Lifestyle

‘Dragon’s Last Ride’ supports those fighting cancer

‘The Dragon’s Last Ride’ was started four years ago in honor of Marysville’s Jenna Susana Westerholm, who died in 2009 of embryonal rhabdomyosarcoma, a cancer of the body tissues and the bone. - Courtesy Photo
‘The Dragon’s Last Ride’ was started four years ago in honor of Marysville’s Jenna Susana Westerholm, who died in 2009 of embryonal rhabdomyosarcoma, a cancer of the body tissues and the bone.
— image credit: Courtesy Photo

MARYSVILLE — At the age of 2, Jenna Susana Westerholm of Marysville was diagnosed with embryonal rhabdomyosarcoma, a cancer of the body tissues and the bone, and at the age of 5, the student of the Marysville Cooperative Education Program at Quil Ceda Elementary succumbed to her illness.

In the four years since then, Jenna’s parents have organized “The Dragon’s Last Ride” in their daughter’s memory, to give motorcycle riders an opportunity to raise money to support other children and families who are undergoing cancer treatments.

“Last year, we had 74 motorcyclists participate, and we raised around $15,000,” said Jenna’s mother, Michele Westerholm, who’s already gearing up for this year’s ride on Saturday, July 13, from 9 a.m. to 1 p.m. at the Eastside Harley-Davidson, located at 14408 NE 20th St. in Bellevue.

“We received a lot of support during our daughter’s treatments,” said Chris Westerholm, who still lives with his wife in Marysville. “This is our way of giving back and paying it forward.”

According to the Westerholms, the funds raised will go toward the Jenna Westerholm Pediatric Help$ Program, which the Northwest Sarcoma Foundation will then disperse to children receiving sarcoma cancer treatment at Seattle Children’s Hospital.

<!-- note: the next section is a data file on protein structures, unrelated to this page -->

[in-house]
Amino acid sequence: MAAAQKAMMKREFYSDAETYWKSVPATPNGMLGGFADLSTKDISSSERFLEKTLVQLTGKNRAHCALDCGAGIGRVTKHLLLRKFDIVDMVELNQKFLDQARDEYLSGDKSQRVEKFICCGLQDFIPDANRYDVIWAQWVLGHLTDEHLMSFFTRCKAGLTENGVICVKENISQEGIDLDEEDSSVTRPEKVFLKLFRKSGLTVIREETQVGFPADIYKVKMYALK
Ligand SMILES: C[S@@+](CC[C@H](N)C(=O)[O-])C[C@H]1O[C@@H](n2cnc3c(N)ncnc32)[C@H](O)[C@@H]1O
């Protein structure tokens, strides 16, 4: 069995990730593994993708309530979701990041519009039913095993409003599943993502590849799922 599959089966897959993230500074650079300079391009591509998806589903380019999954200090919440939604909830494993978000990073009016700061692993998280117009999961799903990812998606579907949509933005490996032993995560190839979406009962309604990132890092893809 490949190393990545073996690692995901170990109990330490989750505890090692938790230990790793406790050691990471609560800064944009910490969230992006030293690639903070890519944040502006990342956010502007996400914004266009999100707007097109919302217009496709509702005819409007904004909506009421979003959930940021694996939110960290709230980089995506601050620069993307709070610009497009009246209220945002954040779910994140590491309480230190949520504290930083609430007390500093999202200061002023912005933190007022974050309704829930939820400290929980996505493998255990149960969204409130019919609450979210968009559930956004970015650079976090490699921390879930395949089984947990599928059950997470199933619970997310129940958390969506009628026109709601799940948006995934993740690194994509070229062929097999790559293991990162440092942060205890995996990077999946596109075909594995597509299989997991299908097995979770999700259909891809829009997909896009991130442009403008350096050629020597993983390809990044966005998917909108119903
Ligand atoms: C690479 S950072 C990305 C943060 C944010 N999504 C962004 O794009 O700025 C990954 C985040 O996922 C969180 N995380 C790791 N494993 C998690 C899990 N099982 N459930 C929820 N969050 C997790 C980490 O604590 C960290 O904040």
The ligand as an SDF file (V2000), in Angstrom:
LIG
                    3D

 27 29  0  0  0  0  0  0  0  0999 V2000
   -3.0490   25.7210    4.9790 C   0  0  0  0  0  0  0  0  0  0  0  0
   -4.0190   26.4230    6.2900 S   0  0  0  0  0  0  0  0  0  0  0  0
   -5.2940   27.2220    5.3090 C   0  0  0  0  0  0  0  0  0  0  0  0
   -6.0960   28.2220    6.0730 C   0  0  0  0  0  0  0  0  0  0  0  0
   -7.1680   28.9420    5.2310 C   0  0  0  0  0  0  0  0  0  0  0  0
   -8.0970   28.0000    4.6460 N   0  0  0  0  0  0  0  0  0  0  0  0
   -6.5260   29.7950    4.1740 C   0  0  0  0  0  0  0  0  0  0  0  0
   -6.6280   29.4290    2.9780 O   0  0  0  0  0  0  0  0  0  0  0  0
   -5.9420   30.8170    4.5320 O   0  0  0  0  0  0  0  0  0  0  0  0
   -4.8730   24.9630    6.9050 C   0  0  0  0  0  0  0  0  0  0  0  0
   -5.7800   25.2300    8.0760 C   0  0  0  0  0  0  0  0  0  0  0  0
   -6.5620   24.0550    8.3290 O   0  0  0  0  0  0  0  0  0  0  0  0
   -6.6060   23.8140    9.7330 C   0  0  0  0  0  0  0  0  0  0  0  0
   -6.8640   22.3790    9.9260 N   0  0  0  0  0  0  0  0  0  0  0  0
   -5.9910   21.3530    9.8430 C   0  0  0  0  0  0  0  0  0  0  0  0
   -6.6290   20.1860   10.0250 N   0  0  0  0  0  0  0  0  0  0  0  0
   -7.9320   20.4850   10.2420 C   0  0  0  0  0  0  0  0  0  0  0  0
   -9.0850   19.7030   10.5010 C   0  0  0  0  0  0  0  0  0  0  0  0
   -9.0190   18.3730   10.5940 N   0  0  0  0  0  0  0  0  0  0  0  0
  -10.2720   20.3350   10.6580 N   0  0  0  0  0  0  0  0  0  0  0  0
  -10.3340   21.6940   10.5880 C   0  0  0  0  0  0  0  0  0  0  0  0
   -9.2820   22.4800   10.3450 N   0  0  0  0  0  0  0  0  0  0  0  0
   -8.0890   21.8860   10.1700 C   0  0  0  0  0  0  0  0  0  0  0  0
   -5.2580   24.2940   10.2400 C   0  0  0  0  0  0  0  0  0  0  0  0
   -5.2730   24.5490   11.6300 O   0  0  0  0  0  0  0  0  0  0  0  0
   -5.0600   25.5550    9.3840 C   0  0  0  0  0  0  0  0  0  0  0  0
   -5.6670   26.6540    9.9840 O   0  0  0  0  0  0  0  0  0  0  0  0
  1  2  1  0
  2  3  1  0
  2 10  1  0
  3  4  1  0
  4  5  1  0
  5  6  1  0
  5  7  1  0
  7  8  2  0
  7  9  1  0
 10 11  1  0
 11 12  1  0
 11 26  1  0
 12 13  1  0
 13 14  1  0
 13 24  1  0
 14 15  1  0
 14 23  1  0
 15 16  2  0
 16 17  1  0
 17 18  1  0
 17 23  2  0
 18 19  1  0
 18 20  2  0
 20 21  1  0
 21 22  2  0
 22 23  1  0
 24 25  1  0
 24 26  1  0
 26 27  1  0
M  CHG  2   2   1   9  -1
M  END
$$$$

“One day, Jenna didn’t have cancer, and the next day, she did,” Chris Westerholm said. “It can happen to anyone, but until it affects you, you don’t think about it. We certainly never thought our child could die of cancer.”

Not only do the Westerholms hope to raise awareness of sarcoma cancers, but they also aim to bolster the funds that are available for pediatric cancer treatments.

“Of the government grant money that goes toward cancer research, only 3 percent of it is set aside for pediatrics,” Chris Westerholm said. “So whatever money you can provide, it’s all important.”

Chris Westerholm estimated that “The Dragon’s Last Ride” provides grants of up to $500 per family, and expects that this year’s ride could assist as many as 30 families.

“We’re looking to do another ride in August,” Chris Westerholm said. “We’d like to include Anchorage in addition to Seattle, Tacoma and Portland in our coverage areas. When you go through this treatment, it consumes your life and puts it on hold.”

“Even if someone’s not a biker, anyone can join us at Outback in Everett for lunch and a raffle,” Michele Westerholm said. “We have several fundraiser events at restaurants throughout the year. All of our events are posted on our website.”

For more information, log onto www.dragonslastride.org.

 

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